Joe Satriani’s Favorite Gear
March 17, 2014 by Josh Tanner
Electric guitar fans everywhere clap your nimble hands. Our favorite wizard (no, not the bespectacled Harry Potter) has unveiled his current live setup–or, you could say, his book of spells. For those who don’t know, Joe Satriani is on his Wizards and Wormholes tour, where he’s showcasing songs from the new album, Black Swans and Wormhole Wizards, along with old classics like “Flying in a Blue Dream”, “Satch Boogie”, and “Andulusia”. While Satch has always been very down-to-earth and open to discussing guitar technique, it’s always a treat to get a glimpse of what goes down behind the tech-side of the curtain.So first, let’s talk about his shiny family of Ibanez axes. He’s got an alder wood JS2410 prototype, painted hugger orange to match a ’73 Camero he took a fancy to once. A super-thin bubinga stripe on the neck and an enhanced mid-range make for a slick ride, and Satch says that it’s second only to his primary guitar, a basswood JS2400 production in gloss white. The silver volume knob on this six-string has a small strip of white tape to provide easy visual confirmation that the levels are right for specific songs. The next alien weapon in his arsenal is a JS1200. Dipped in candy-apple red and fitted with a Sustainiac pickup, this instrument gives him that infinite feedback he utilizes on “Wind in the Trees”, “Why?”, and “Littleworth Lane”. The fourth and final guitar is straight acoustic, a JSA10BK in Satch’s favorite color: stone-polished jet black.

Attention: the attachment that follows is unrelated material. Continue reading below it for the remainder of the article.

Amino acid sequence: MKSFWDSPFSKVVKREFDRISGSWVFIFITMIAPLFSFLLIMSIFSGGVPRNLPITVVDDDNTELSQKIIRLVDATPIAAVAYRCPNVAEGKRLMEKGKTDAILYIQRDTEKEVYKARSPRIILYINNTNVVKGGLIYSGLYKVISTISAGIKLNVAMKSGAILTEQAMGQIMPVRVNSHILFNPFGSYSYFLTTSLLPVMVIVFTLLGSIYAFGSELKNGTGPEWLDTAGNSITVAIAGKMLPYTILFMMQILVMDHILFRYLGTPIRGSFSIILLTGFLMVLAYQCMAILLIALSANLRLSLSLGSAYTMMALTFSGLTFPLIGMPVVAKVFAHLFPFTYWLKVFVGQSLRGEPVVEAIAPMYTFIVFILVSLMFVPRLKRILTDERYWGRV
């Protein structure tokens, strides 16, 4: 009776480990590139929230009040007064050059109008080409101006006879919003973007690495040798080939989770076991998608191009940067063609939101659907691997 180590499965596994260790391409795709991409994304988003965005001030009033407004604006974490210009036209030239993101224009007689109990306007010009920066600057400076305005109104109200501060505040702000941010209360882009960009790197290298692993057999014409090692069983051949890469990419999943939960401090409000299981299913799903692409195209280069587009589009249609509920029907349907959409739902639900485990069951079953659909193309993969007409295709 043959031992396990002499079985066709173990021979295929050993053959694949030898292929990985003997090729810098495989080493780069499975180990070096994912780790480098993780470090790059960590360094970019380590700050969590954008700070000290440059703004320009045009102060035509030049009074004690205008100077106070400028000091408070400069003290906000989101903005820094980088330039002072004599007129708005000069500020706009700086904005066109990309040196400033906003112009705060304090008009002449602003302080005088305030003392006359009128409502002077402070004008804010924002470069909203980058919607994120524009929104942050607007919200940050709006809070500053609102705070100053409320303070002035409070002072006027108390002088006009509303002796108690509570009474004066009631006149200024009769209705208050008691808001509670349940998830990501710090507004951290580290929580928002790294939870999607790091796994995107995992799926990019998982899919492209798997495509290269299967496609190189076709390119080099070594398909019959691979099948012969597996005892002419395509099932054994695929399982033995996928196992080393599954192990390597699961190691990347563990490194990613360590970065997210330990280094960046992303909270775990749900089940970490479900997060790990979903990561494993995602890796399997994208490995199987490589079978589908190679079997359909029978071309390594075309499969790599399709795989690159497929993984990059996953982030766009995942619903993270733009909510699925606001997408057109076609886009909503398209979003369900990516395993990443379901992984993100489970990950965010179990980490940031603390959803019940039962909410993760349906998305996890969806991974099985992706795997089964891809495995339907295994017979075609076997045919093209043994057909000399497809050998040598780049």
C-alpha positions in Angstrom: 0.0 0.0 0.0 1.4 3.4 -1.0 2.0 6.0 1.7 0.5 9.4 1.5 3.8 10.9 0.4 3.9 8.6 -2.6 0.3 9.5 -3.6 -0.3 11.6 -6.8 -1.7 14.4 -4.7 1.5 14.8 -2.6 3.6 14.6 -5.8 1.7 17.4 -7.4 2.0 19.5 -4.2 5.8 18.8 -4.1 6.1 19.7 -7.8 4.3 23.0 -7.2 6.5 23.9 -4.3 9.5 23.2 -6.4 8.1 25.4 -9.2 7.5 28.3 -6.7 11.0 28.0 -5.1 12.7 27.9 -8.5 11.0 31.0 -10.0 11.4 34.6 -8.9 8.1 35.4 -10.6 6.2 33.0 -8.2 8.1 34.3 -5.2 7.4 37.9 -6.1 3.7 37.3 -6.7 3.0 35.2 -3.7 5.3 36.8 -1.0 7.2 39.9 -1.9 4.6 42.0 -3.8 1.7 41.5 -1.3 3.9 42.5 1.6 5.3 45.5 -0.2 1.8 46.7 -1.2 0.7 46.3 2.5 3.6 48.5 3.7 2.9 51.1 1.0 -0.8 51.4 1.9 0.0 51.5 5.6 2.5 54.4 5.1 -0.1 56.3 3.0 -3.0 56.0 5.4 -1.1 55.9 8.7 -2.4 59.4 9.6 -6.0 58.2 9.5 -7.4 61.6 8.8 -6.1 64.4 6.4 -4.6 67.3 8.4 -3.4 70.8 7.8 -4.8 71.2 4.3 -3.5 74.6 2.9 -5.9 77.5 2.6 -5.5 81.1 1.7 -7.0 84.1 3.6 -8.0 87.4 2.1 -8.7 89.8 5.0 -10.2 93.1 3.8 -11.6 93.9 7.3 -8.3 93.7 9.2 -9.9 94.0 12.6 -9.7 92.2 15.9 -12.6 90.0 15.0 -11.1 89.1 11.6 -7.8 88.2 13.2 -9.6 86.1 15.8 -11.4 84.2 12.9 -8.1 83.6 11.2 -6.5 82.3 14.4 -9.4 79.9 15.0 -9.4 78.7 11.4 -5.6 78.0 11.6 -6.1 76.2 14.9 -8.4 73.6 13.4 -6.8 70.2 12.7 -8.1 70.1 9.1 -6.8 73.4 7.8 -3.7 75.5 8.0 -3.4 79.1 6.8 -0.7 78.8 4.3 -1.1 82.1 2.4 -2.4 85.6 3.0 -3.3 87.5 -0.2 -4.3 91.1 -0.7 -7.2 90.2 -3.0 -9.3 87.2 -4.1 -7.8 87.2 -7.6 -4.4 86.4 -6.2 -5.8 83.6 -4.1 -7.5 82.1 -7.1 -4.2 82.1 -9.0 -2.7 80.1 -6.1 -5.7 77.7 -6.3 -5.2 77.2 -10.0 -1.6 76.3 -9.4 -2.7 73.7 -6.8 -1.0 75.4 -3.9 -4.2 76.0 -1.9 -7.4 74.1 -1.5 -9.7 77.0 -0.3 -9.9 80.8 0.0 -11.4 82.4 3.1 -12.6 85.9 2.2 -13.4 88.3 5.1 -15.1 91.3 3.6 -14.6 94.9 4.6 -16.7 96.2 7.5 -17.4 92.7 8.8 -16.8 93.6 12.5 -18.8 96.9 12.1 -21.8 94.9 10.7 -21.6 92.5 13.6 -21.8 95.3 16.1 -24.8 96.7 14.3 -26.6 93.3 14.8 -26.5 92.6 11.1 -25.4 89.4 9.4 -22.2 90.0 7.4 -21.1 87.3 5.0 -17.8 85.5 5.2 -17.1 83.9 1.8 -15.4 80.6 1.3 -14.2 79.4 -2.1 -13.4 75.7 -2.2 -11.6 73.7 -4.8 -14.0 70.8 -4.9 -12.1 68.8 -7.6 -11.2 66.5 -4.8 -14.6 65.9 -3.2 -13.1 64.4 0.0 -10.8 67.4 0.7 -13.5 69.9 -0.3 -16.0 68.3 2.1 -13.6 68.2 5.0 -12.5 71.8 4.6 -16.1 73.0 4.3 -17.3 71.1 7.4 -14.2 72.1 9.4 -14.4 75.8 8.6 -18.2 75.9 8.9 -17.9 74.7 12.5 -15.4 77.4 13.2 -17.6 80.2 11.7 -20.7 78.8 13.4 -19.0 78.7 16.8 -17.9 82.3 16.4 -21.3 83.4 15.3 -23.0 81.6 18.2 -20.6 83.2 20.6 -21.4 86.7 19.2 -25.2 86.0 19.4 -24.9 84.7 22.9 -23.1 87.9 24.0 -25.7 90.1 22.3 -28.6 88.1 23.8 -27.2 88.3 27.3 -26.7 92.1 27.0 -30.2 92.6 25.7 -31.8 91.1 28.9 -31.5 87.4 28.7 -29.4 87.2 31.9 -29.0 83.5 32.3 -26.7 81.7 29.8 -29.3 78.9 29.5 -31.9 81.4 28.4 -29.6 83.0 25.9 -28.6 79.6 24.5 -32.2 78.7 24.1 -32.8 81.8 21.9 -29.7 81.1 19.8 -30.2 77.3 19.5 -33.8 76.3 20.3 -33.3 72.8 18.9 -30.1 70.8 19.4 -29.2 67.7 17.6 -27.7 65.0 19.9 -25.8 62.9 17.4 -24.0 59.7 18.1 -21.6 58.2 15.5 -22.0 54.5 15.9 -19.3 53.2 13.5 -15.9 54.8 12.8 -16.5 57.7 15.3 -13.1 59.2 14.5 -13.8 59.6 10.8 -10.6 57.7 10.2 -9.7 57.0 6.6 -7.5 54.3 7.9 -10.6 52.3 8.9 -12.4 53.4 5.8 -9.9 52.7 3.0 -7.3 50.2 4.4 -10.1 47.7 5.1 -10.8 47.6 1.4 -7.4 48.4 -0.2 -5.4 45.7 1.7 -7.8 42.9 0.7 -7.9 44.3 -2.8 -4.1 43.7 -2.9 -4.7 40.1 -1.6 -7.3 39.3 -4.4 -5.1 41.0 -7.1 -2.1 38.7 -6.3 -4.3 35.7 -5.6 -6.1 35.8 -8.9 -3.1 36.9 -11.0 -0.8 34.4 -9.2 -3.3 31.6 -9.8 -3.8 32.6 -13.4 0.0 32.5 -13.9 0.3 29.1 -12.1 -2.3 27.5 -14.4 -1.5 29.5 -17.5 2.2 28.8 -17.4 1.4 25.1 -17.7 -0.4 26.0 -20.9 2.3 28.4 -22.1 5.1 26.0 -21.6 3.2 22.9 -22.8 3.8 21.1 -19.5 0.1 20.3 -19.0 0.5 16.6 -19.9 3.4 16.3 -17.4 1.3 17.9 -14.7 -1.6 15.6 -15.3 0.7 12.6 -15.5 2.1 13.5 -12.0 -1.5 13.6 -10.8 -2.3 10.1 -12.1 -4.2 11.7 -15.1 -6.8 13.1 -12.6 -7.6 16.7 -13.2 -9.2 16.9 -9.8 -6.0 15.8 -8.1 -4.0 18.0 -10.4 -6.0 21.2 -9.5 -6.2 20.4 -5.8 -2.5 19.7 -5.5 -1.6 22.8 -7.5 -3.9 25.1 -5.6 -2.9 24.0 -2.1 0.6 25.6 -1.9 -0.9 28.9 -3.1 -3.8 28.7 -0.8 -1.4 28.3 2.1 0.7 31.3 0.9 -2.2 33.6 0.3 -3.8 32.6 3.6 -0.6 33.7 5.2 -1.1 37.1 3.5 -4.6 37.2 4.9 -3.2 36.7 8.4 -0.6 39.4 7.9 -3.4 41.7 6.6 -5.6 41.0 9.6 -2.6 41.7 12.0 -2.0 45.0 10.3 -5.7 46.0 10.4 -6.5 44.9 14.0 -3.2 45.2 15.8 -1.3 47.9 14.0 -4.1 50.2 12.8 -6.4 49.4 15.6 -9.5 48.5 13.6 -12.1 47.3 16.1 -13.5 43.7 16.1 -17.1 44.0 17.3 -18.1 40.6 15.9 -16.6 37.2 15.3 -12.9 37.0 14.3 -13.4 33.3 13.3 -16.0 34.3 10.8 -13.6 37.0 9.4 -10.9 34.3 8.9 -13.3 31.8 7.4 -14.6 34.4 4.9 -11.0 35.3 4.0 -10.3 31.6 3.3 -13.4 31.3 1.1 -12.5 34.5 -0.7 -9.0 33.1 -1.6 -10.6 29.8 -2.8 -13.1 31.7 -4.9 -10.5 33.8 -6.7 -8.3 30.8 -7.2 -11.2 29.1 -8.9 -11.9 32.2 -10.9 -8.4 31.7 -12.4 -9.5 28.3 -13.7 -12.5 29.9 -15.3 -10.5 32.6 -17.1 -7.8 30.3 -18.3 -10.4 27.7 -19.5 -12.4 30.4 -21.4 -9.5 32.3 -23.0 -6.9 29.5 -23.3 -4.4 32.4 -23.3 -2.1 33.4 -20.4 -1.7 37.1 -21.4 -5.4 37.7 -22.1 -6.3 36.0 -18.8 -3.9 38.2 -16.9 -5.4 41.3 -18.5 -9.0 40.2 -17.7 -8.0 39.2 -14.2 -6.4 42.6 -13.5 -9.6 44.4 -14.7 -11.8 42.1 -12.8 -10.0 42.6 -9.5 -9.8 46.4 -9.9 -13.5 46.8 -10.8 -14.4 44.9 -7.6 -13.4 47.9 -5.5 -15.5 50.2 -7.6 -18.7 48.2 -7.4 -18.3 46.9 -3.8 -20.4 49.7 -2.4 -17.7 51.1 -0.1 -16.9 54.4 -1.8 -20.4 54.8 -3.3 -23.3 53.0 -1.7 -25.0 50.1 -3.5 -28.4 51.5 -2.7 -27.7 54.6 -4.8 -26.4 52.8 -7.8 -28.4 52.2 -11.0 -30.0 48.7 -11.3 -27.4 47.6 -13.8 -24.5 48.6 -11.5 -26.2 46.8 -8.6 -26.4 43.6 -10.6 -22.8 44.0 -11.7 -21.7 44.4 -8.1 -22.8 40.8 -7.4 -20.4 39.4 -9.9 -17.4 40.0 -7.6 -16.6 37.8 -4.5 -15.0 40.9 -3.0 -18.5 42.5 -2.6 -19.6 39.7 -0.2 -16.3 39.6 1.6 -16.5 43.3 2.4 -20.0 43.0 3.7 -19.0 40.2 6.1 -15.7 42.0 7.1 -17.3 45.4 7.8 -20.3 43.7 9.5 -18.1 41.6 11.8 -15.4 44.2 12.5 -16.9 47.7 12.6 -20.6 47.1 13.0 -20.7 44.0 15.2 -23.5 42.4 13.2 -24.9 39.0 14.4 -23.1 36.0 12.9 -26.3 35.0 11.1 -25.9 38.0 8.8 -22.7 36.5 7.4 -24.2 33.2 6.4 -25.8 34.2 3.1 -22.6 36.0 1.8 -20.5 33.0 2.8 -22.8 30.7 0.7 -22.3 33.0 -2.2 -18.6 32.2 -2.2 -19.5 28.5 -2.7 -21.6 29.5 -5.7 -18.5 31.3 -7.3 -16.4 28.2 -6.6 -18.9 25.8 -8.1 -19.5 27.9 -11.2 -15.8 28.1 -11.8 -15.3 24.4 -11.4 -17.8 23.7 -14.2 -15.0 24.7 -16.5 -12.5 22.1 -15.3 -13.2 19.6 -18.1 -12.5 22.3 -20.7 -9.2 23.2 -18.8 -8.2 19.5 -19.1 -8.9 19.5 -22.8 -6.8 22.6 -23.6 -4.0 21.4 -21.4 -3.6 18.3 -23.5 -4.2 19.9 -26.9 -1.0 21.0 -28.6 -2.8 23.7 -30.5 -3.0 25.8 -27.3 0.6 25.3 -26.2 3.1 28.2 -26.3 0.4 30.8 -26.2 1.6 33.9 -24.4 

But there’s a lot more to Satch’s trademark sound than just his guitars. His pedalboard, which he describes as “minimal”, is a carefully orchestrated network of finely tuned boxes, pedals, cables, knobs, and foot switches. First and foremost is the Big Bad Wah by Vox, which gives him that “big throaty sound”. Next up is the Voodoo Lab Pro Octavia and the Boss Super Chorus, both of which are used to create the sounds on “Crystal Planet”. The Voodoo Vibe by Roger Mayor is what you hear when you listen to the solo in “Pyrrhic Victoria”. And then, of course, we have the three trademark Vox effects that are Satch’s core line-up: Ice 9 overdrive, the Satchurator, and the Time Machine.
And then there is the “mysterious box.” It doesn’t look like much, but it allows Satch to access the DigiTech IPS-33B, the so-called super harmony machine that pushes out a “funky old rack effect” that will leave anyone wondering if dragons still exist on some smoke-covered mountain somewhere. The DigiTech is very fragile, though, and must be kept hidden backstage to avoid vibrations.
Connecting Satch’s pedal board to his amps is accomplished with a Marshall JVM 410 “six-banger” foot pedal. He uses three custom Marshall JVM 410 heads running into three 1960s bottoms. Santiago Alvarez, a Marshall engineer, juiced up the heads to make them sound “fuller and punchier,” which immediately becomes evident after Satch plugs in. He uses one head for the show, one for back-up, and one for his guest guitarists, like Joe Petrucci. He uses 4 channels, 3 modes per channel, and a noise gate on each. Overall, it’s a clean system with capabilities for screamin’-demon highs and big fat slabs of low bass subsonics.
And that’s it. Now you know the secrets of Professor Satchifunkilus himself. Just don’t be like Coldplay: use his effects, copy his technique, but for God’s sake–write your own music.